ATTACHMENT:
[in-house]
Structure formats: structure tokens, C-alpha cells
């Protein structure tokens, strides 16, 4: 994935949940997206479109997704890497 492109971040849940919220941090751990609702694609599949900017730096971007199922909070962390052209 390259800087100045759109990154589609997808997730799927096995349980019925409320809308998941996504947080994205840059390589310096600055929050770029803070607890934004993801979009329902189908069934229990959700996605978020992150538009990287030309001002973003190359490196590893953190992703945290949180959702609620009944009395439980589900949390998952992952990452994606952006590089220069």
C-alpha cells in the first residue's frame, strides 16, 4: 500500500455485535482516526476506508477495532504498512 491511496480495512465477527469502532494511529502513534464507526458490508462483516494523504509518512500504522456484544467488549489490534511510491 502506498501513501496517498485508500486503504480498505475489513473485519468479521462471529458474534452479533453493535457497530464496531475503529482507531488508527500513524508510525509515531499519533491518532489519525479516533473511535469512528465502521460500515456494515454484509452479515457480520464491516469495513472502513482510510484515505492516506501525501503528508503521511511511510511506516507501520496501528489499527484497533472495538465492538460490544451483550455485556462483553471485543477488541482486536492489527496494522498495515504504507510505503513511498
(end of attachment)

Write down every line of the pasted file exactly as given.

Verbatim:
[in-house]
Structure formats: structure tokens, C-alpha cells
């Protein structure tokens, strides 16, 4: 994935949940997206479109997704890497 492109971040849940919220941090751990609702694609599949900017730096971007199922909070962390052209 390259800087100045759109990154589609997808997730799927096995349980019925409320809308998941996504947080994205840059390589310096600055929050770029803070607890934004993801979009329902189908069934229990959700996605978020992150538009990287030309001002973003190359490196590893953190992703945290949180959702609620009944009395439980589900949390998952992952990452994606952006590089220069």
C-alpha cells in the first residue's frame, strides 16, 4: 500500500455485535482516526476506508477495532504498512 491511496480495512465477527469502532494511529502513534464507526458490508462483516494523504509518512500504522456484544467488549489490534511510491 502506498501513501496517498485508500486503504480498505475489513473485519468479521462471529458474534452479533453493535457497530464496531475503529482507531488508527500513524508510525509515531499519533491518532489519525479516533473511535469512528465502521460500515456494515454484509452479515457480520464491516469495513472502513482510510484515505492516506501525501503528508503521511511511510511506516507501520496501528489499527484497533472495538465492538460490544451483550455485556462483553471485543477488541482486536492489527496494522498495515504504507510505503513511498